This is an incredibly minty tea. So minty, in fact, that the taste of the tea didn’t come across. If this tea was just a peppermint herbal tea, I’d drink it by the bucket. Unfortunatly, it’s not. I’d like to enjoy this tea but unless there’s a way to steep it that brings out the tea in it, this goes on the not to buy list.
There is something incredibly enjoyable in a basic, unflavored, and simple tea. This tea tastes like the definition of sencha: savory, vegetable-like, and a bit bitter.
This tea is actually more, well, plain than I expected. There’s the taste of Japanese greens that
no matter what always reminds me of pot liquor, but its not overwhelmingly bitter. No strong aftertaste, a pleasant smell and a mild flavor.
Round two of this tea. I used Shinobicha’s recommended steep time and water temperature, which made the tea significantly less bitter. Still, I really don’t like this tea. It tastes like I’m drinking water that someone cooked greens with, which really isn’t what I’m looking for in a tea.
This tea tastes strongly of vegetables; whether or not this is a good thing depends on the person. I say ick. It’s strong, which is something I usually like, but the smell and taste are massive turnoffs.
This tea is sweet and tastes mostly of vanilla and mint. Makes for a decent liquid dessert or a cup that smells like a candy store. Good thing it’s decaf; I could drink this by the bucket.
Broke in a new infuser with this tea and it continued to deliver. The water was warm but not boiling (IDK the actual temperature) and when combined with the short steep time, produced a light, rice-scented, tasty green tea.
How to best describe this tea…It’s bitter in the sense that it tastes like a green tea without being overly astringent. This may be due to the matcha; the first two steepings of this were not-bitter to the point of being kind of steep. Even when the matcha runs out, the tea is still tasty. Pretty too, and the rice makes the smell delicious, like the bottom of a rice cooker.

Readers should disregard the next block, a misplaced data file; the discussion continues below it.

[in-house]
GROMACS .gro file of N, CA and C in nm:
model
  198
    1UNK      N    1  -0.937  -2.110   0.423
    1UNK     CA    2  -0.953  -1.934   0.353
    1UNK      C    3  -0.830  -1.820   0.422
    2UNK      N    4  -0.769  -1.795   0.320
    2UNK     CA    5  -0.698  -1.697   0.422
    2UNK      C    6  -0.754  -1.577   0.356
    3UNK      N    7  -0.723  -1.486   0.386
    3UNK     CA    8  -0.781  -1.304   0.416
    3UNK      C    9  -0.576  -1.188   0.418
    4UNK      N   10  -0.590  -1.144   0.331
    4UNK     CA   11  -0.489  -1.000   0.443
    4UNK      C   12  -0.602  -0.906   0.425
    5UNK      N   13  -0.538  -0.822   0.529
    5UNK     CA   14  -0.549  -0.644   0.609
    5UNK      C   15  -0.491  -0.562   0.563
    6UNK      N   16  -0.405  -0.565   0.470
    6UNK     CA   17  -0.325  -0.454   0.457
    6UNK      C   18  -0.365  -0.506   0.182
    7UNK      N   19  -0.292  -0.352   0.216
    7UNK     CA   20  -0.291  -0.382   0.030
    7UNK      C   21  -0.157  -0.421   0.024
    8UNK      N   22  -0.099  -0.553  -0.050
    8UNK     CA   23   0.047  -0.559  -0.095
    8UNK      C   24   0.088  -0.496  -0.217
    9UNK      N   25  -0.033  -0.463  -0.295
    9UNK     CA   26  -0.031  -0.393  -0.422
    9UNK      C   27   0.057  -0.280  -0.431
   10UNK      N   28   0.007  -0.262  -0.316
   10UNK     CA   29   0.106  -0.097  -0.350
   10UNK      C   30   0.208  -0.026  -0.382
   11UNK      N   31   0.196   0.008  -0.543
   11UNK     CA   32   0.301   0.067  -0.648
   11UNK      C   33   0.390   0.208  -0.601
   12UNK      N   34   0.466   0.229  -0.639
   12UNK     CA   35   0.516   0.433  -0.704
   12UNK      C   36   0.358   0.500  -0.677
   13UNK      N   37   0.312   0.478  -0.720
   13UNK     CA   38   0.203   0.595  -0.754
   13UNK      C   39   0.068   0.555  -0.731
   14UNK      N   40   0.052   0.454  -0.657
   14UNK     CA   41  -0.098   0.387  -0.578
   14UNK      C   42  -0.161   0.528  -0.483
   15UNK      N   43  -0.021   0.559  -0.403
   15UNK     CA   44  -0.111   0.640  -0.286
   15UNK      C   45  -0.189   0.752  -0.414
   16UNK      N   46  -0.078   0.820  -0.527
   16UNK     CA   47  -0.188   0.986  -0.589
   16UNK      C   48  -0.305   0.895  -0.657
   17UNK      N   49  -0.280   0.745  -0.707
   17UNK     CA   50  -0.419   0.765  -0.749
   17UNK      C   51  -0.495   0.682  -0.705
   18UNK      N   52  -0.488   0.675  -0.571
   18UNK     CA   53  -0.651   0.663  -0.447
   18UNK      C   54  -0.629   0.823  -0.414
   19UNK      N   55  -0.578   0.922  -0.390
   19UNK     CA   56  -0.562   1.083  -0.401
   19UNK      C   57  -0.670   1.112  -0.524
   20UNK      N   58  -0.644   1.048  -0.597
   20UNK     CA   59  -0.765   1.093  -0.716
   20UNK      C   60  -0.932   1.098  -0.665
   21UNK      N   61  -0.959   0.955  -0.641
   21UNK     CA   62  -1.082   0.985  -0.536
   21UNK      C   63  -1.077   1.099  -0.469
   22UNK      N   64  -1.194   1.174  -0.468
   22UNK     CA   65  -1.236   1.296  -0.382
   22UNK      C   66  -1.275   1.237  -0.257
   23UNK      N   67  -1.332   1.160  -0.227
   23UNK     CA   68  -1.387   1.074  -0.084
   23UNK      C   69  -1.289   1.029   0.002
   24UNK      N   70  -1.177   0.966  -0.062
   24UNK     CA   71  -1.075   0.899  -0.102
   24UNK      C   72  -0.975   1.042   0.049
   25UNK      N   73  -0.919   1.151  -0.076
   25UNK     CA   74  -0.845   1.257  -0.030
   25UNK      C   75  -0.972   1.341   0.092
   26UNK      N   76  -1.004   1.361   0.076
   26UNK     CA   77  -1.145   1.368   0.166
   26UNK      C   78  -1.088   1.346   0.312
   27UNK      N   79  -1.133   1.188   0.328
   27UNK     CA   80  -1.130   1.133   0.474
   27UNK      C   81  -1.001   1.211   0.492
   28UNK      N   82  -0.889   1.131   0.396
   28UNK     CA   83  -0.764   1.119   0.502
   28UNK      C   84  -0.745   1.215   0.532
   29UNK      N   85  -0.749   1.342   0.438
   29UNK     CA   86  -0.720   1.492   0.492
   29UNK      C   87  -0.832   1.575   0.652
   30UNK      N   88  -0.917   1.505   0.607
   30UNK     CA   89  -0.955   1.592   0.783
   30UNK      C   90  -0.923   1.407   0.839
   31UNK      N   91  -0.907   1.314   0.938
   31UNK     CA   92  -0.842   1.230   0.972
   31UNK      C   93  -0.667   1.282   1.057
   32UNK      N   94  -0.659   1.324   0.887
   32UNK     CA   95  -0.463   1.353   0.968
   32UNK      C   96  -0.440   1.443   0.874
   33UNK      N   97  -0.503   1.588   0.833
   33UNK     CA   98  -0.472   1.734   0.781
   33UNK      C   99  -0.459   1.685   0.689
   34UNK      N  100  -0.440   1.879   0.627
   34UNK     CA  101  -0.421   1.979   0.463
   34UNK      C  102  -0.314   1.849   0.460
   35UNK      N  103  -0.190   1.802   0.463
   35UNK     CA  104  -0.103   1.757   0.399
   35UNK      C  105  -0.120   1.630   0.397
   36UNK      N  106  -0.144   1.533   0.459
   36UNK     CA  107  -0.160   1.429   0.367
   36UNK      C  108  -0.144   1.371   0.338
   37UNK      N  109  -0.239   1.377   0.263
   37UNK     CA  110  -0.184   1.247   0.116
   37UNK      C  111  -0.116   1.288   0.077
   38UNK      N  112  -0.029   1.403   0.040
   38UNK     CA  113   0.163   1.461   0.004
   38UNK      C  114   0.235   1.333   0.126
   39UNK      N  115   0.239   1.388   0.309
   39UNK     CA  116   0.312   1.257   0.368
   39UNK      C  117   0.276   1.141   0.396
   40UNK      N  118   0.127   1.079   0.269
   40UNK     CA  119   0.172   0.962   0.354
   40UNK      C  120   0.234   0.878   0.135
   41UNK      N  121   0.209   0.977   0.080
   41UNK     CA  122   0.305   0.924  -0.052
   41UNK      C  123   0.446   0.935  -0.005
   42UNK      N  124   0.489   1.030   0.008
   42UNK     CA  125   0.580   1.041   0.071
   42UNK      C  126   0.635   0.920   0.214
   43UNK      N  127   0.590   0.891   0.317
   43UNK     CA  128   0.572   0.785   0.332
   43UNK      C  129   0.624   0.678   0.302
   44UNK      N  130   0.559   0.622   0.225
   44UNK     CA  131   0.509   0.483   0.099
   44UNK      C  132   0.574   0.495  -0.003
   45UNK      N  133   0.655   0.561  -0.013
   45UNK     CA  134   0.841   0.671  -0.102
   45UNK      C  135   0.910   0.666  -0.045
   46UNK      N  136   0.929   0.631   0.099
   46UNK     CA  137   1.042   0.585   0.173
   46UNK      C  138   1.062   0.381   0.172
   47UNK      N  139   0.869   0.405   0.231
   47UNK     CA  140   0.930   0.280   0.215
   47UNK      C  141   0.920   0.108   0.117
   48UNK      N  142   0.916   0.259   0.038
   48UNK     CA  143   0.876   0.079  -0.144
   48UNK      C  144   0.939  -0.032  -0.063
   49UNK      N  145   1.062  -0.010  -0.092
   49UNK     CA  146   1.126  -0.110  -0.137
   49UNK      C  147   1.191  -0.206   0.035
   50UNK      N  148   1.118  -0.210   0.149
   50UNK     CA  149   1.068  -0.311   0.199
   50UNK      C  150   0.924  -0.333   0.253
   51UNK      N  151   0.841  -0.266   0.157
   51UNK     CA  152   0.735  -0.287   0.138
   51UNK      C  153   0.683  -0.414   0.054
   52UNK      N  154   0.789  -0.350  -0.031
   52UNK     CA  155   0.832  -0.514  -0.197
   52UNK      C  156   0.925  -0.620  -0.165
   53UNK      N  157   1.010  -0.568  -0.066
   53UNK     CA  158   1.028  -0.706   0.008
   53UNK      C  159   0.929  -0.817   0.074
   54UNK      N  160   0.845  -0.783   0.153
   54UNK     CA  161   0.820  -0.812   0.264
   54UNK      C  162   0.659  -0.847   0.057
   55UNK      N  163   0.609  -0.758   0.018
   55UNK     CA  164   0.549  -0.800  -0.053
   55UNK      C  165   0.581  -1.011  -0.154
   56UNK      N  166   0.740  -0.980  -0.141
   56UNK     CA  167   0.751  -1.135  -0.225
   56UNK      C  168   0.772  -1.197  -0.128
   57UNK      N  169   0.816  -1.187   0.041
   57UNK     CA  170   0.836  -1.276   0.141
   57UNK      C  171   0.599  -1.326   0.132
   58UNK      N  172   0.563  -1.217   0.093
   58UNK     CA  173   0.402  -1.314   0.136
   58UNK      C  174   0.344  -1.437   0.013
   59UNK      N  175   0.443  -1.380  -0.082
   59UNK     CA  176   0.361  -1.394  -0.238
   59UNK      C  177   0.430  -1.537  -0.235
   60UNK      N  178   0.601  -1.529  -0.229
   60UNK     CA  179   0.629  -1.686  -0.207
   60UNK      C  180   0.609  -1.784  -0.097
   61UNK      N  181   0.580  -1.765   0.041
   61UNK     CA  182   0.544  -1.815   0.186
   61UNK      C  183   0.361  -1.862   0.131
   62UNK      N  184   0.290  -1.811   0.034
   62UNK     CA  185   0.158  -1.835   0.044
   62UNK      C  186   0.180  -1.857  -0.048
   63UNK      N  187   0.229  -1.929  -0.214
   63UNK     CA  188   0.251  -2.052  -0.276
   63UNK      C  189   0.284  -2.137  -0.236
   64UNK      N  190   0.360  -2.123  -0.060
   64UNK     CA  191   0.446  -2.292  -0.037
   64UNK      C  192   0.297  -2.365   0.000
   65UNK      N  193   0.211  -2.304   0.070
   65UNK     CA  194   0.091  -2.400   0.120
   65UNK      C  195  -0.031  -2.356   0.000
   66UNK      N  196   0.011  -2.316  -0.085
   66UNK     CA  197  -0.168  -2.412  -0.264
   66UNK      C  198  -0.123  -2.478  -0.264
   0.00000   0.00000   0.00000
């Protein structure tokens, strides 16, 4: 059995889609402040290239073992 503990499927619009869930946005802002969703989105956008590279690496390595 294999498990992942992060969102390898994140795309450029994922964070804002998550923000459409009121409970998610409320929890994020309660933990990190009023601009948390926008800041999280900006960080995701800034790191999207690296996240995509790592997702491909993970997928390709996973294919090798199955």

While this tea may be the poster child for meh bagged tea, it is very versatile. This tea goes with almost anything: milk, cream, honey, lemon, sugar….anything. It is still my preferred tea for making a quick chai or southern-style sweet tea.
I never thought I’d find a chamomile that I’d like; the smell is usually way too overpowering to me. Well, I was very wrong; this tea is a decent mix of sweet honey, fragrant vanilla, and chamomile. Naturally sweet, but not too much.
Basic genmaicha, good for everyday drinking. It’s almost impossible to over-steep this; I accidentally left it steeping for eight-odd minutes and it was still good.
This tea is excellent for a cup of builders tea. The first time I made this, I accidentally overstepped it for ten minutes, but a bit of milk and sugar transformed the cup from bitter and unpalatable to a good, strong morning tea.
Oh, how I wanted to like this tea. Chamomile tea is never one of my favorites due to its smell, so when I opened up a teabag of this, the strong mango smell was reassuring. However, while the smell is mostly mango, this tea’s taste is a mix of the two. If fruity tea and chamomile tea are your favorites, you’re in luck, but if not, avoid this.